What WordPress & Drupal Developers Need to Know about SEO

Why should web developers care about SEO? It might seem like the very essence of “not my job.” Developers build the site. Content creators fill the site with content. The quality of the content, plus the content creators’ amplification efforts is where SEO lives. Right? The fact is, though, web developers can do a great deal to increase a site’s search engine visibility. Which means that if we view SEO as someone else’s job, we’re holding content creators—and website performance—back. There are three stages of SEO:

The Path of Lower Risk: Using Git, FTP, and WordPress

Pantheon often touts version control, namely Git, as one of the tools of successful developers. However, for the many developers out there currently not using Git, I am going to go out on a limb: you probably know about it, have tried it, and are doing just fine without it, thank you very much. Your customers are happy, sites are chugging along, and the last thing you need is a cryptic command-line tool to add complexity and slow your flow.

WordPress Site Networks vs Pantheon Upstreams

With the release of Pantheon Upstreams, I’ve been asked a few times to clarify the story vis-a-vis multisite from the WordPress perspective. Unlike Drupal, where I think there’s a clear and easy choice, WordPress has a first-class core feature for operating sites in a multisite configuration called Site Networks.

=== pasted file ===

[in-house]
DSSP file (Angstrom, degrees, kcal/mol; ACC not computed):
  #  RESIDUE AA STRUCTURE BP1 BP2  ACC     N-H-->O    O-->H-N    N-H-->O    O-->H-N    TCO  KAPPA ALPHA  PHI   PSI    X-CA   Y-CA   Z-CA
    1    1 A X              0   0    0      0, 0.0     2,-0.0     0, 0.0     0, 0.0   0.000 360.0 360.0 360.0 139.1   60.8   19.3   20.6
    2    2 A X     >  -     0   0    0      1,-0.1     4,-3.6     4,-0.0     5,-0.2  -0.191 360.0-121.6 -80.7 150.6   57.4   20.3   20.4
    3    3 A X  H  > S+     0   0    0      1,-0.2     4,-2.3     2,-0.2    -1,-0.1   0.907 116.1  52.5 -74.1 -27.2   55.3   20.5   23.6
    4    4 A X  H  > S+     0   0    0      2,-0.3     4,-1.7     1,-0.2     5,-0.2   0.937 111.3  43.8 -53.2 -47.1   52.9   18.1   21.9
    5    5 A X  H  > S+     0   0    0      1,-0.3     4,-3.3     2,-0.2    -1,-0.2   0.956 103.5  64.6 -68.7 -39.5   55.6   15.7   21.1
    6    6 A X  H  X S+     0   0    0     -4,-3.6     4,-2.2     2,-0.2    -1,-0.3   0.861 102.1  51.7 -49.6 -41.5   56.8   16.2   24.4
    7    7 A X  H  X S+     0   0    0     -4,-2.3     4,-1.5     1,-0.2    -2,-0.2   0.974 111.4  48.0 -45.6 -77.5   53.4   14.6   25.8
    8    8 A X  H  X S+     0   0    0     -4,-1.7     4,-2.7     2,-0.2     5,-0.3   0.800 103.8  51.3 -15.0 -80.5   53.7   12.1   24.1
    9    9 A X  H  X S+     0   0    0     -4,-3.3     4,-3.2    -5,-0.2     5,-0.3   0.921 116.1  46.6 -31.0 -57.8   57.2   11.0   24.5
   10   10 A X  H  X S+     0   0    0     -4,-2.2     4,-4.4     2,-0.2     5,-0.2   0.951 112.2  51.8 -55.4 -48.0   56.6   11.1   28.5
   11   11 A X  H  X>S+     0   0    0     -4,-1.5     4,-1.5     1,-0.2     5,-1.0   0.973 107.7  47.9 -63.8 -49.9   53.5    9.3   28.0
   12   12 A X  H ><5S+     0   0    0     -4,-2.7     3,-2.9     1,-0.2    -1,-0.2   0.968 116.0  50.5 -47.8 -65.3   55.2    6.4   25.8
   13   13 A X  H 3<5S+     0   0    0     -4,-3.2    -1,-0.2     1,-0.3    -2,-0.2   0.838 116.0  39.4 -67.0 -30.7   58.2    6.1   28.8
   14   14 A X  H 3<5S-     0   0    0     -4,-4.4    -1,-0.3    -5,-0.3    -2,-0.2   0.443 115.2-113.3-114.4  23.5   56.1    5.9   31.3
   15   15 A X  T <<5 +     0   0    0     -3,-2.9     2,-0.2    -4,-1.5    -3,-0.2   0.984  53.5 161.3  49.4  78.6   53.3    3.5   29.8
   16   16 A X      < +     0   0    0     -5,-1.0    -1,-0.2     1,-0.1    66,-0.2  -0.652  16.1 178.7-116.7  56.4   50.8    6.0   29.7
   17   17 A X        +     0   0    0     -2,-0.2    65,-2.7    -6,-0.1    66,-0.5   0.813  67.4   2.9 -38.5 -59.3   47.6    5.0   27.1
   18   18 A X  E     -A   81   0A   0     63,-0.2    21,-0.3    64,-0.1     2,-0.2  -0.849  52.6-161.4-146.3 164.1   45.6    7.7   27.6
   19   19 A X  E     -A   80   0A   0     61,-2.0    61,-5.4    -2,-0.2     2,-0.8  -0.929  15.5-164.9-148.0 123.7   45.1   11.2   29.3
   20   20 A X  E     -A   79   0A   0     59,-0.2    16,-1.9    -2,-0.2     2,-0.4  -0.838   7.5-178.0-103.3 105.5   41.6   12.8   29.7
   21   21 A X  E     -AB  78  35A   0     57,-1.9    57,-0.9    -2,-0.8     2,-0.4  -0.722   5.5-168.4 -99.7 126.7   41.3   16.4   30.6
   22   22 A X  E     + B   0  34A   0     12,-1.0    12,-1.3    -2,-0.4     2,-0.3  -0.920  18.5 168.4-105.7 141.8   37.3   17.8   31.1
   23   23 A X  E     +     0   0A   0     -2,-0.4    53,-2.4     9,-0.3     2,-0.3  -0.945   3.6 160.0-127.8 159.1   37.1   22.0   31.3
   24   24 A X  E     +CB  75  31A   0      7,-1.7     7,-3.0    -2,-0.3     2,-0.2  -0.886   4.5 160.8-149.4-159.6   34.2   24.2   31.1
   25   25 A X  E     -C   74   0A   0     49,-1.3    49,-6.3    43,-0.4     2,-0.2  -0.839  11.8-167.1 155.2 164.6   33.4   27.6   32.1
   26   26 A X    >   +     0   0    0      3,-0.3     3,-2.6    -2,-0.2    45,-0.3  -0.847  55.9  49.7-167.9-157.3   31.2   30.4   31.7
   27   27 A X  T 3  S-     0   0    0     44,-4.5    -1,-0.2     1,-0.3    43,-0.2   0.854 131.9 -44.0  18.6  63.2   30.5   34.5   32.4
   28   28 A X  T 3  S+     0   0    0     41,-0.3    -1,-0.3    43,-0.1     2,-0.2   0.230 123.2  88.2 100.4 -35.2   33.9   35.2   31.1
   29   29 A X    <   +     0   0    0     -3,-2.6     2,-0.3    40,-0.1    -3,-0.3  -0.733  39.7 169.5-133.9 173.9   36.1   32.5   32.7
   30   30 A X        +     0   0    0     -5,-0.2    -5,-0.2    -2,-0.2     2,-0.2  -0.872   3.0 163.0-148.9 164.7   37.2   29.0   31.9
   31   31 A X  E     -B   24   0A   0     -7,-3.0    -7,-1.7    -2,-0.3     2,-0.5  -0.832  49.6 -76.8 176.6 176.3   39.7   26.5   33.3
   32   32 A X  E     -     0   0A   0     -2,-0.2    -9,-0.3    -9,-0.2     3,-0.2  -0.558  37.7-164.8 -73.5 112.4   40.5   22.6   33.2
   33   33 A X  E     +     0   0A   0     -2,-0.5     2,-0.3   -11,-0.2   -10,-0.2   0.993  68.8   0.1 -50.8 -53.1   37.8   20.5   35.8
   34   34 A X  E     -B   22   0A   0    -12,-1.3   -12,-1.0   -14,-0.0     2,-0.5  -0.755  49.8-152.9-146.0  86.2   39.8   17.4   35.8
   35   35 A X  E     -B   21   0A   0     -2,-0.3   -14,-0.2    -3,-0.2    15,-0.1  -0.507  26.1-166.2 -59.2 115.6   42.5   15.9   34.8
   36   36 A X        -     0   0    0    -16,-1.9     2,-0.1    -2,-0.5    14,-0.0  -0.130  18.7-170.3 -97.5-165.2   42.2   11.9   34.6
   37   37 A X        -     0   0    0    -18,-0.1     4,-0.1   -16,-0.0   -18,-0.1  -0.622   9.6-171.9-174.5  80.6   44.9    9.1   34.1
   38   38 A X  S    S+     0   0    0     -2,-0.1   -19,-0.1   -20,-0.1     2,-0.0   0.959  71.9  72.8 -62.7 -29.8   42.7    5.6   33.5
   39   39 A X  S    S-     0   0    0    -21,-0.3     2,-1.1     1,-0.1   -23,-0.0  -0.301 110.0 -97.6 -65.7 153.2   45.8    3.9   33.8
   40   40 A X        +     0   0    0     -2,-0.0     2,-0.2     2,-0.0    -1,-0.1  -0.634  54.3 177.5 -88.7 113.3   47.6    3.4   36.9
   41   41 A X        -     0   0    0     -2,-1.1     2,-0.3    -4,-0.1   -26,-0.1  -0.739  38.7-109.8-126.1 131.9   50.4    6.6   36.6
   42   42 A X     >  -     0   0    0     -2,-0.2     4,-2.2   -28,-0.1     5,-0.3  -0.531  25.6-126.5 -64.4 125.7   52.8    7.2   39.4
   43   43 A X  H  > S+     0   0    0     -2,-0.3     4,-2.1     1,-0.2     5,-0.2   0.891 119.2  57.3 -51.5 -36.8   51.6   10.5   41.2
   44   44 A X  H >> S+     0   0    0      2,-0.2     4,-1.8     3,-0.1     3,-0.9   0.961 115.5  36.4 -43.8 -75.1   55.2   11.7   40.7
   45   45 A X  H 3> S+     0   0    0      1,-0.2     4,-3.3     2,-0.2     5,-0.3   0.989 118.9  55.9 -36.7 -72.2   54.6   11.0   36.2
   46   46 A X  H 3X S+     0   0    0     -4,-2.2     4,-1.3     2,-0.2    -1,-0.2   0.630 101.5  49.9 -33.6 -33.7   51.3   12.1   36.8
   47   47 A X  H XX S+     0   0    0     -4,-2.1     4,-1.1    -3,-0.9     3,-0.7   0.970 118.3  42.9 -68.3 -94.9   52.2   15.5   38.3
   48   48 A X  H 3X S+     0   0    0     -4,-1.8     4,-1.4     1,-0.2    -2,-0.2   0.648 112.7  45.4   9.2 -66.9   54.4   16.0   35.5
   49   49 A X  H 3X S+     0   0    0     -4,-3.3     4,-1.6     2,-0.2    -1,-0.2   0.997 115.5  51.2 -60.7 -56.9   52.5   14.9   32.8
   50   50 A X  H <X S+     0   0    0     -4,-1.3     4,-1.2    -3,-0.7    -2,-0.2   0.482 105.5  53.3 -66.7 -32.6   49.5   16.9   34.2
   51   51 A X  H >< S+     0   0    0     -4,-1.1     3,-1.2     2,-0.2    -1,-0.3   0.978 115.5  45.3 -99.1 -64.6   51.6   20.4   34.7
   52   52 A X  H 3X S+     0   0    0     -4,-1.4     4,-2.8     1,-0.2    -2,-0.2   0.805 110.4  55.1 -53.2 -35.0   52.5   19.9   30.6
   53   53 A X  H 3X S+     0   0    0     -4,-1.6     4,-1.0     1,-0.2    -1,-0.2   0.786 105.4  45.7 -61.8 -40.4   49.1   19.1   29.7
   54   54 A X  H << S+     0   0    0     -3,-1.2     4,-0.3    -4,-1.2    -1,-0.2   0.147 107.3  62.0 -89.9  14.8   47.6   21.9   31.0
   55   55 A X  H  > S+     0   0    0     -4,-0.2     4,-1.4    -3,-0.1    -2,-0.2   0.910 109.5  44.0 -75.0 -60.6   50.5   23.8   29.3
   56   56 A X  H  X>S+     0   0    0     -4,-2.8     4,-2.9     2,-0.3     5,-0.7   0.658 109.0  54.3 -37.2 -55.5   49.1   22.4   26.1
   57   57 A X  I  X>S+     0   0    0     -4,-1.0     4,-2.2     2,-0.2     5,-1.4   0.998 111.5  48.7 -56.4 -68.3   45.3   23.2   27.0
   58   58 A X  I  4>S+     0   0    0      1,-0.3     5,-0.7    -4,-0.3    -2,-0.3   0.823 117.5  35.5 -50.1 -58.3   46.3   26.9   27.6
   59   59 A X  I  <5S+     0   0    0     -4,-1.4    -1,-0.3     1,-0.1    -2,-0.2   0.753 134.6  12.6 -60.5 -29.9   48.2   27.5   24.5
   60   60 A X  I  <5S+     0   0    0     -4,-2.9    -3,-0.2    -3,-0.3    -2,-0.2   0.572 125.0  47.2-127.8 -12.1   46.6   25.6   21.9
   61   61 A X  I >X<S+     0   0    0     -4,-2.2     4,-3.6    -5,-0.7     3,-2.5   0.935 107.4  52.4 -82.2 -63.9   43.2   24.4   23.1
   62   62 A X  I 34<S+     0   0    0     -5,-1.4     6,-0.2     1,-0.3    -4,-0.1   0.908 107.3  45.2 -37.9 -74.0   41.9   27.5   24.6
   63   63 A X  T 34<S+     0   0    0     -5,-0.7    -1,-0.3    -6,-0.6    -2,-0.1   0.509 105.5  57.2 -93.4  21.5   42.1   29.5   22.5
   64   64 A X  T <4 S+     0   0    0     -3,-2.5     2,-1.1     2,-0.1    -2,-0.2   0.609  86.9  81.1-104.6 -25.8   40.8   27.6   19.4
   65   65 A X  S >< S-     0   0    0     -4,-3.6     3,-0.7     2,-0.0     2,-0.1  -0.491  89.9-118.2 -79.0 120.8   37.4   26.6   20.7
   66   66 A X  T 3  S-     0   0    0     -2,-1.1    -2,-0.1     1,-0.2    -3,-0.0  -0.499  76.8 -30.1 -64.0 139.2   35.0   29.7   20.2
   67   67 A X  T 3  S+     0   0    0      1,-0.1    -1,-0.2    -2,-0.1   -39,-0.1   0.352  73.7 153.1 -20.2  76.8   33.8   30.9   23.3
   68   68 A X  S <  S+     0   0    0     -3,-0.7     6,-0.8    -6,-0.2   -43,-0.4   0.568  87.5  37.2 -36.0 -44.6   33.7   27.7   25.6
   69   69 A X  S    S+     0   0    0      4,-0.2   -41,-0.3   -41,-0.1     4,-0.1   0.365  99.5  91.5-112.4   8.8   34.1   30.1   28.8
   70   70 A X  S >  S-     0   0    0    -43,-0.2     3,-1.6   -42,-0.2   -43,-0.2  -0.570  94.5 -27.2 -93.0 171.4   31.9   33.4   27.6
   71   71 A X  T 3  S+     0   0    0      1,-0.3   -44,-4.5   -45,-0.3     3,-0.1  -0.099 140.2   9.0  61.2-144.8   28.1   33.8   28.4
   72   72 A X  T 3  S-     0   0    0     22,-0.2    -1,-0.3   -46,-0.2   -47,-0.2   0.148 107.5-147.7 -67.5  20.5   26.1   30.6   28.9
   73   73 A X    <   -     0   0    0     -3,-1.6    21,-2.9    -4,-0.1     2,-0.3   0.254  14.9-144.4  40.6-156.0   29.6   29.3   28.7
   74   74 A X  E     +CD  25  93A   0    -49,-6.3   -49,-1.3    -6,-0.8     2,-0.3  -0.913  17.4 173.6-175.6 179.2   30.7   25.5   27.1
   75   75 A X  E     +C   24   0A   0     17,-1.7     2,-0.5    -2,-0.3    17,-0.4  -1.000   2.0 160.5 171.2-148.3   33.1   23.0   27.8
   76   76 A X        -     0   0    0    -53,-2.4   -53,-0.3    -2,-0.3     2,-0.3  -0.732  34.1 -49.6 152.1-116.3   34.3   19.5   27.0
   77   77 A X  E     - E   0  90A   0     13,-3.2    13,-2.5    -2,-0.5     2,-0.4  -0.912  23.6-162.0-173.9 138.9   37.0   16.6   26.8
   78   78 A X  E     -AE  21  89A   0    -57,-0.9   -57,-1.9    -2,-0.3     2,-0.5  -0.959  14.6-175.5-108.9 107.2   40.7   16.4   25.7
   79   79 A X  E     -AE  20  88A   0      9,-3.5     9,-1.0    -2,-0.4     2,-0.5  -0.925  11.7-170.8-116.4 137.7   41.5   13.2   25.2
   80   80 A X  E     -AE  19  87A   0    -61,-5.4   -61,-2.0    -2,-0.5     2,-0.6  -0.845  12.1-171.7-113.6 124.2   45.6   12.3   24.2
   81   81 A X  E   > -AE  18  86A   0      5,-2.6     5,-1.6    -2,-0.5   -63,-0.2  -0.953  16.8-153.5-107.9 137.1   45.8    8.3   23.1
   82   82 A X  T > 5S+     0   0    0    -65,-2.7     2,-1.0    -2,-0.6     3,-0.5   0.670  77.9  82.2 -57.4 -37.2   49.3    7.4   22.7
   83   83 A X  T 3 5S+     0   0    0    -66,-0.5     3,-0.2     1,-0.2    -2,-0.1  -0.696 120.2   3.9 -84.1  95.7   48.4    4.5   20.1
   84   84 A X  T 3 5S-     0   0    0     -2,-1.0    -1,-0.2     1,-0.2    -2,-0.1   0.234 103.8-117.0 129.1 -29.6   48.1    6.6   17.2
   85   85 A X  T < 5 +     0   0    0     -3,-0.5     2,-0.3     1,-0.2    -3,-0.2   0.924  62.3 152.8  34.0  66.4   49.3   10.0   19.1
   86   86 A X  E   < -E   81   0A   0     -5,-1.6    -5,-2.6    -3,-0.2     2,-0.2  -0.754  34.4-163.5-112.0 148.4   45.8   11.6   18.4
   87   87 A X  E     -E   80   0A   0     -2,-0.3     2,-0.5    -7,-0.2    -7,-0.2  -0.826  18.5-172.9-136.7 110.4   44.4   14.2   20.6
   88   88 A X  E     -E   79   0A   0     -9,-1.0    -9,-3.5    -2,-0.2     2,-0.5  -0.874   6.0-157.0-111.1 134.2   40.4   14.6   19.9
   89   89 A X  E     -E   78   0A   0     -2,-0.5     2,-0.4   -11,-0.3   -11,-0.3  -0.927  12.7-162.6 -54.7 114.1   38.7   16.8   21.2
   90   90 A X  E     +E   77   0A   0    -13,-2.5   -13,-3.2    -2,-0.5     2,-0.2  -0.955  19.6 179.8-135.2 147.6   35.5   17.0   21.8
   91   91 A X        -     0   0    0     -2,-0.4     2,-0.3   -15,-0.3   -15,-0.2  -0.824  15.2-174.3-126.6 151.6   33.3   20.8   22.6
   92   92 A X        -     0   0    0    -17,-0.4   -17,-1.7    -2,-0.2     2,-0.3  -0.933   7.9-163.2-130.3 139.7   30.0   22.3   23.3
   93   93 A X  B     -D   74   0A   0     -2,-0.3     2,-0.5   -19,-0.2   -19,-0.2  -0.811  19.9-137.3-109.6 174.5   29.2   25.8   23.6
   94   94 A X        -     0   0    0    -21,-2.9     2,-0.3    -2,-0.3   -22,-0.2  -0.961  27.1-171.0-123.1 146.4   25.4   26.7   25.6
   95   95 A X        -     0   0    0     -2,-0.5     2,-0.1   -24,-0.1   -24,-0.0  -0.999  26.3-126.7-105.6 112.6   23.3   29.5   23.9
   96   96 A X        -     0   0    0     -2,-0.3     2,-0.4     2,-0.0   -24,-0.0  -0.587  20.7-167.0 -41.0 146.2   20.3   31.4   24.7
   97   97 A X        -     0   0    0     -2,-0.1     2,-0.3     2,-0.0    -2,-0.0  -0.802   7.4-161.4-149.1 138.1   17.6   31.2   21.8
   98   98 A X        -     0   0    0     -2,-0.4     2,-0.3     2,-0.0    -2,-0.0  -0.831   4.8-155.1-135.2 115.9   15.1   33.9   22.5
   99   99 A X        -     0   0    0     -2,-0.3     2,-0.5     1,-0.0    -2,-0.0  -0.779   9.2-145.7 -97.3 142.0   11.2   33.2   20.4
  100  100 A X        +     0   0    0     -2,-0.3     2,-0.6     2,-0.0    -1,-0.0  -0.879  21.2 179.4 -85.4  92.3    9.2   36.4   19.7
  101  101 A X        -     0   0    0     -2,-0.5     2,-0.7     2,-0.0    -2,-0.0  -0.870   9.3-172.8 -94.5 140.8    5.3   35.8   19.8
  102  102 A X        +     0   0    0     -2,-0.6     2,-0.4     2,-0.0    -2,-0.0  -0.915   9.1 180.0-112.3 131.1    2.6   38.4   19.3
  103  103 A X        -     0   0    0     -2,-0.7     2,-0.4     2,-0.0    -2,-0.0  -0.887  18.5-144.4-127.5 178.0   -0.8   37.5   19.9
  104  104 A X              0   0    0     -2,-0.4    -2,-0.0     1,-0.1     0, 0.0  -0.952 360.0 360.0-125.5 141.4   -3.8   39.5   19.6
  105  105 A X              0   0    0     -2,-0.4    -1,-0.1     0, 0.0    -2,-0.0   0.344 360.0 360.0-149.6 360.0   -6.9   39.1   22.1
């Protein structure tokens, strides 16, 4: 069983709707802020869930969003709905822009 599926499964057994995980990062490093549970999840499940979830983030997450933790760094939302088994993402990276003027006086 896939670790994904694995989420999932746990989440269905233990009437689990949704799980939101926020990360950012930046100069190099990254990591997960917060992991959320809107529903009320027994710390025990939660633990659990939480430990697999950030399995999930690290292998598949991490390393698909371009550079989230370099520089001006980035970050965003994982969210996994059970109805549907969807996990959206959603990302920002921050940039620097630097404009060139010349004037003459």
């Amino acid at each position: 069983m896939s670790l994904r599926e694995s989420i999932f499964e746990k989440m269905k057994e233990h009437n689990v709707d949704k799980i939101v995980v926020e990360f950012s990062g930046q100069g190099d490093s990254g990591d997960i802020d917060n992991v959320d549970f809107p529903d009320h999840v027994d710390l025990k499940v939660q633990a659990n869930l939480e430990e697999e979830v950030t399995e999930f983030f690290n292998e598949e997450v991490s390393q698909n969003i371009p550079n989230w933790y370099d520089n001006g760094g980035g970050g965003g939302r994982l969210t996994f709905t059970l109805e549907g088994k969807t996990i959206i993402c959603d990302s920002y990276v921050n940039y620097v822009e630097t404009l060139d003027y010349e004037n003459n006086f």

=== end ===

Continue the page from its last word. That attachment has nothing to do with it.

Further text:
[VIDEO] Bringing Drupal Site Updates with Composer to the Masses

Last month in Vienna, people from all over the world came together to learn, share and collaborate at DrupalCon Europe. One of the interesting topics of conversation this year was the question of how to make Composer approachable for a wider base of users. The first stable release of Drupal 8 was nearly two years ago; in that time, it has become easier to use Composer with Drupal from the command line.